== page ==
Skip navigation
Please use this identifier to cite or link to this item:
Title: Physical-Chemical Dynamics of Dissolved Gases in Wetland Soils: Implications for the Water Quality and Carbon Sequestration Functions of Wetlands
Authors: Reid, Matthew Charles
Advisors: Jaffe, Peter R
Contributors: Civil and Environmental Engineering Department
Keywords: Dissolved Gases
Water and Sanitation
Water Quality
Water Resources
Wetland Biogeochemistry
Subjects: Environmental engineering
Environmental science
Issue Date: 2014
Publisher: Princeton, NJ : Princeton University
Abstract: Gas transfer phenomena are fundamental to the water quality and biogeochemical functions of wetlands. Characterizing the physical-chemical controls on wetland dissolved gas dynamics, and distinguishing those processes from the confounding influences of biochemical production and/or consumption, has been a challenge for wetland science. In this thesis I describe a set of laboratory, field, and modeling studies intended to resolve the eects of transport and gas exchange on the biogeochemistry of complex soil - plant systems. Results are discussed in the context of the water quality and carbon sequestration services provided by wetland ecosystems. Gas tracers are used in push-pull measurements in well-controlled laboratory experiments and in natural wetland environments to quantify the kinetics of root-mediated gas exchange in situ and to account for the effects of trapped gas bubbles on rate determinations. Root uptake of volatile chemicals from wetland soils is partitioned into different biophysical mechanisms, and an empirical relationship is developed to scale root-mediated gas exchange kinetics between different chemical compounds. The controls on tidal marsh methane dynamics are explored in a year-long field study, and a complementary set of observations reveals how spatially varying gas exchange pathways influence spatiotemporal patterns of subsurface methane pools and contribute to seasonal lags in emissions. In the nal chapter, I shift my focus to a separate topic linking water resources and biogeochemistry, and develop a model for quantifying methane emissions from decomposing organic matter in pit latrines. A global water table model is used to determine aerobic versus anaerobic conditions in pit latrines, and is coupled with spatial sociodemographic data to estimate global emissions and to inform a discussion of mitigation opportunities and costs.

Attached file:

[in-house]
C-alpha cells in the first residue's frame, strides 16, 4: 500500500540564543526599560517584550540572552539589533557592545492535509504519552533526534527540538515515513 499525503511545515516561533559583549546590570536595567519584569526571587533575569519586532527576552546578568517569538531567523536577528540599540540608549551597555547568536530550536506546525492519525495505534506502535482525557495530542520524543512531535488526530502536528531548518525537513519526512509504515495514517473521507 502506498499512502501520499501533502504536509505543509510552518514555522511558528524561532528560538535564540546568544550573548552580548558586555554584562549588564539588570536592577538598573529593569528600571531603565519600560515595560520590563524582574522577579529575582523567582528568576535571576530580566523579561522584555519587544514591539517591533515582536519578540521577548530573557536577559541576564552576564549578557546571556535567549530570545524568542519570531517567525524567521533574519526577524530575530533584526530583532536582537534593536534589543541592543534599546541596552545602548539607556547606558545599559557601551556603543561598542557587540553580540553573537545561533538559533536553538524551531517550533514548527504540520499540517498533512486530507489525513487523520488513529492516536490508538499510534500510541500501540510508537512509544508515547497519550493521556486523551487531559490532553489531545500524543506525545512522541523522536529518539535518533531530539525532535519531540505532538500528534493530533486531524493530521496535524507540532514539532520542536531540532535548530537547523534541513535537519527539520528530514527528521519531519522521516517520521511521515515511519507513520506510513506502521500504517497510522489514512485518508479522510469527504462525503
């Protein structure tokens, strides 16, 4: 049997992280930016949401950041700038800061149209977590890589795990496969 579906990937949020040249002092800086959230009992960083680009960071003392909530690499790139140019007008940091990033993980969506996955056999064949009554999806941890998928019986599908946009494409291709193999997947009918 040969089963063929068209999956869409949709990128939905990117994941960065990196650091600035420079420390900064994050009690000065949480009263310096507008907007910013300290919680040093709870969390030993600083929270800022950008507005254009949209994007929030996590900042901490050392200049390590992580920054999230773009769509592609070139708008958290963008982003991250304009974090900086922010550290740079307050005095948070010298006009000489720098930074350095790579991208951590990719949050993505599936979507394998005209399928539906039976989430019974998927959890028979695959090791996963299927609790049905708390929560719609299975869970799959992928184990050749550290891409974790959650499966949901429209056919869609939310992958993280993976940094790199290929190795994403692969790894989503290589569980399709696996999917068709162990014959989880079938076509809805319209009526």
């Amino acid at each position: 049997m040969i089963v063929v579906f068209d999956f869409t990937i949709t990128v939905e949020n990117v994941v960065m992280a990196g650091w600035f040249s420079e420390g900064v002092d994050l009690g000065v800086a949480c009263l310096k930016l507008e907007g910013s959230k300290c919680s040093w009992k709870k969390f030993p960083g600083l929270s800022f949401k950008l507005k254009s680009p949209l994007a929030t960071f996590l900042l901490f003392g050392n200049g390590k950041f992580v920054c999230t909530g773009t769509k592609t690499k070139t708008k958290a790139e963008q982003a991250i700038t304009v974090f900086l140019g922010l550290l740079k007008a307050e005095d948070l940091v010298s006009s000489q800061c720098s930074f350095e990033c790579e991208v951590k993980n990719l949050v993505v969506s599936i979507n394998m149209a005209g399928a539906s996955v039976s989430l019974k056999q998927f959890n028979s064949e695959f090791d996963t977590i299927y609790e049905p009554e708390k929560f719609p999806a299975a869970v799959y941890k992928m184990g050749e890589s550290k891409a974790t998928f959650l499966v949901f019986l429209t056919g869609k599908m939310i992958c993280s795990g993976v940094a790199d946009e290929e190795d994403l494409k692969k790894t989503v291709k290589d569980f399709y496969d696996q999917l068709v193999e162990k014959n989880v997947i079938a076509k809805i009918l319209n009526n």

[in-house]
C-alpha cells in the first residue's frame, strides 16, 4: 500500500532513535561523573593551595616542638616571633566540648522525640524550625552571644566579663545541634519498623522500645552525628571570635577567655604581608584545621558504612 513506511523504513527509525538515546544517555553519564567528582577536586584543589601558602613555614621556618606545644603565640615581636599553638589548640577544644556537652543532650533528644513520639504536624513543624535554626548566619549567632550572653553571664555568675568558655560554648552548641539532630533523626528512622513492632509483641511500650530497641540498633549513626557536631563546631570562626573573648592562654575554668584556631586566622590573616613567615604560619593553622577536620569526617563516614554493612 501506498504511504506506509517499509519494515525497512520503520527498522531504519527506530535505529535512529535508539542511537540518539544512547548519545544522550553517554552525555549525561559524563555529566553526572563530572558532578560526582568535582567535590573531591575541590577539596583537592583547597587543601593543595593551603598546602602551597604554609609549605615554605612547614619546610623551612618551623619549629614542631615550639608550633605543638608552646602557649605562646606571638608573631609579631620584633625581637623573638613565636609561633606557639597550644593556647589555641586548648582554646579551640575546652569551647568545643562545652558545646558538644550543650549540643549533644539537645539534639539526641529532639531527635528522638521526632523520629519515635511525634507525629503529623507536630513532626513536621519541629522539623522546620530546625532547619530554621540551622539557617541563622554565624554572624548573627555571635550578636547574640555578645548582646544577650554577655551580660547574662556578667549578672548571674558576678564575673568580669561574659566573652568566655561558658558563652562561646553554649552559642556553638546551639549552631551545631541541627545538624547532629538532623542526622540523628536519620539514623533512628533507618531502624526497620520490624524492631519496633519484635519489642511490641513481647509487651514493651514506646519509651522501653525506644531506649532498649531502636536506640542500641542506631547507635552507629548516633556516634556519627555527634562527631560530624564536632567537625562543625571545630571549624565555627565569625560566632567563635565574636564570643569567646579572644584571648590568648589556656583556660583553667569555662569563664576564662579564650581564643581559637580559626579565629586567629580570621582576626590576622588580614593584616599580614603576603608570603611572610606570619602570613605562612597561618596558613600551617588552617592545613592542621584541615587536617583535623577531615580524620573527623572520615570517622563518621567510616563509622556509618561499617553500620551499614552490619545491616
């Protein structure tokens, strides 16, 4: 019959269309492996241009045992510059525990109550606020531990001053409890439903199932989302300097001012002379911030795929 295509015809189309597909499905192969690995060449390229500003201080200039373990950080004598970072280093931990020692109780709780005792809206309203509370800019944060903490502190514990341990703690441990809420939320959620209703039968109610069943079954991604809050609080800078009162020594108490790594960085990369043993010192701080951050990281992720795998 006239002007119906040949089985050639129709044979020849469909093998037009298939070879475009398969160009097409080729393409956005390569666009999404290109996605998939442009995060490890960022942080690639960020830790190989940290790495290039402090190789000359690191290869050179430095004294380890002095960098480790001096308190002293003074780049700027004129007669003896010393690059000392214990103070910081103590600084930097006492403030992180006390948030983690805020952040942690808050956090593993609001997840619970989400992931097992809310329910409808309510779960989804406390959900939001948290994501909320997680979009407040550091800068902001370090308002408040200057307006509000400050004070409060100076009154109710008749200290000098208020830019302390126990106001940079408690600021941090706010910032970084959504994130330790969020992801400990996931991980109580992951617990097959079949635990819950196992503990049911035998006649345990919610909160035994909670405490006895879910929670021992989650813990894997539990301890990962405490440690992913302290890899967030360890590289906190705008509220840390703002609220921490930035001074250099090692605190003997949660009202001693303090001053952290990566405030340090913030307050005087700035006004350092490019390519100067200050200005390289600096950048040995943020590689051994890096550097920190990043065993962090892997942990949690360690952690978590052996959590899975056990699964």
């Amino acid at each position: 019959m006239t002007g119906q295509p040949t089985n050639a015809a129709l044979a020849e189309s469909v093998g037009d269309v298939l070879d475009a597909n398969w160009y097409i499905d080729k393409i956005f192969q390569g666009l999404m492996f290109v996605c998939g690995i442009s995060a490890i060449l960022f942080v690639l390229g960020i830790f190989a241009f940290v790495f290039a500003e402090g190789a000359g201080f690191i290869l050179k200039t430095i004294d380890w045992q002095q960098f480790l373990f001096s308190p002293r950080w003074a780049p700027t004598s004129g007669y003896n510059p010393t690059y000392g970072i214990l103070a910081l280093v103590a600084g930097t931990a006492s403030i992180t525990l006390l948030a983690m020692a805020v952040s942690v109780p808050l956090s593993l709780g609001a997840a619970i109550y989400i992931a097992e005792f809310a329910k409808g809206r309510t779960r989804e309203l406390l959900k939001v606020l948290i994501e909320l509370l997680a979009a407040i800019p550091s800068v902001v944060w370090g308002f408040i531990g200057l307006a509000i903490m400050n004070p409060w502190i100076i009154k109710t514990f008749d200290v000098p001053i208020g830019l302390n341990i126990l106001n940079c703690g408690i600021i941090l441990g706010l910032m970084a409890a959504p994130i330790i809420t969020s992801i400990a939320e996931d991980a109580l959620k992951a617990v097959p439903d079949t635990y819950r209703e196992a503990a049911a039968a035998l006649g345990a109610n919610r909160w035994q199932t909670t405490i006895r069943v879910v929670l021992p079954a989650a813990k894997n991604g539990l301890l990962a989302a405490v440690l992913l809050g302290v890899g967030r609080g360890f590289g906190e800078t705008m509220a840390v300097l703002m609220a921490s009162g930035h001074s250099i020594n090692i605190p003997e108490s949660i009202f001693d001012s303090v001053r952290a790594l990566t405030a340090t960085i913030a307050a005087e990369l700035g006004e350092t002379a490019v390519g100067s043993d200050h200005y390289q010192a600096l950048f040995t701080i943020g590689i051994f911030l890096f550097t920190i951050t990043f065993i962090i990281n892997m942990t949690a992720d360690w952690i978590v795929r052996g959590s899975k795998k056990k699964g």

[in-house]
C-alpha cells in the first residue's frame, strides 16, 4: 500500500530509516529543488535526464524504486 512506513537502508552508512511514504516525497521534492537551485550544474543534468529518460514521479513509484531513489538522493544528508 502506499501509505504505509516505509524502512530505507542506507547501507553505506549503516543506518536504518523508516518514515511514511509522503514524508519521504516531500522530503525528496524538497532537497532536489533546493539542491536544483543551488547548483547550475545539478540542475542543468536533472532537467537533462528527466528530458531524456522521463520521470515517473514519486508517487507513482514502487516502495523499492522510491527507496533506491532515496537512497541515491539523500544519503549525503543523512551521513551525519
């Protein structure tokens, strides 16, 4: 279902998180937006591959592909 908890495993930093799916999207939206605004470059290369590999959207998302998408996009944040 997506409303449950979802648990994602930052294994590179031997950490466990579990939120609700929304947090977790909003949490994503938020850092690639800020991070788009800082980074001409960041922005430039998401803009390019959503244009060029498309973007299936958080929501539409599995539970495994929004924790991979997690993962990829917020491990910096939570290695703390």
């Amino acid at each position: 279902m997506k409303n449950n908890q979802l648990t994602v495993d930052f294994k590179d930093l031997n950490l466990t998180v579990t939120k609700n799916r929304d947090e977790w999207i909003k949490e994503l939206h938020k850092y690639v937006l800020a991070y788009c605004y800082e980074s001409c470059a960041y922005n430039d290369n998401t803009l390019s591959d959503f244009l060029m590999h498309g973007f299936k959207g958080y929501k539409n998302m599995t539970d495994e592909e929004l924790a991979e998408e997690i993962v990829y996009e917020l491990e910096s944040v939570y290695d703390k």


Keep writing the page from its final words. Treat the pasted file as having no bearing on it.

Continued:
Alternate format: The Mudd Manuscript Library retains one bound copy of each dissertation. Search for these copies in the library's main catalog
Type of Material: Academic dissertations (Ph.D.)
Language: en
Appears in Collections:Civil and Environmental Engineering

Files in This Item:
File Description SizeFormat 
Reid_princeton_0181D_10891.pdf33.05 MBAdobe PDFView/Download

Items in Dataspace are protected by copyright, with all rights reserved, unless otherwise indicated.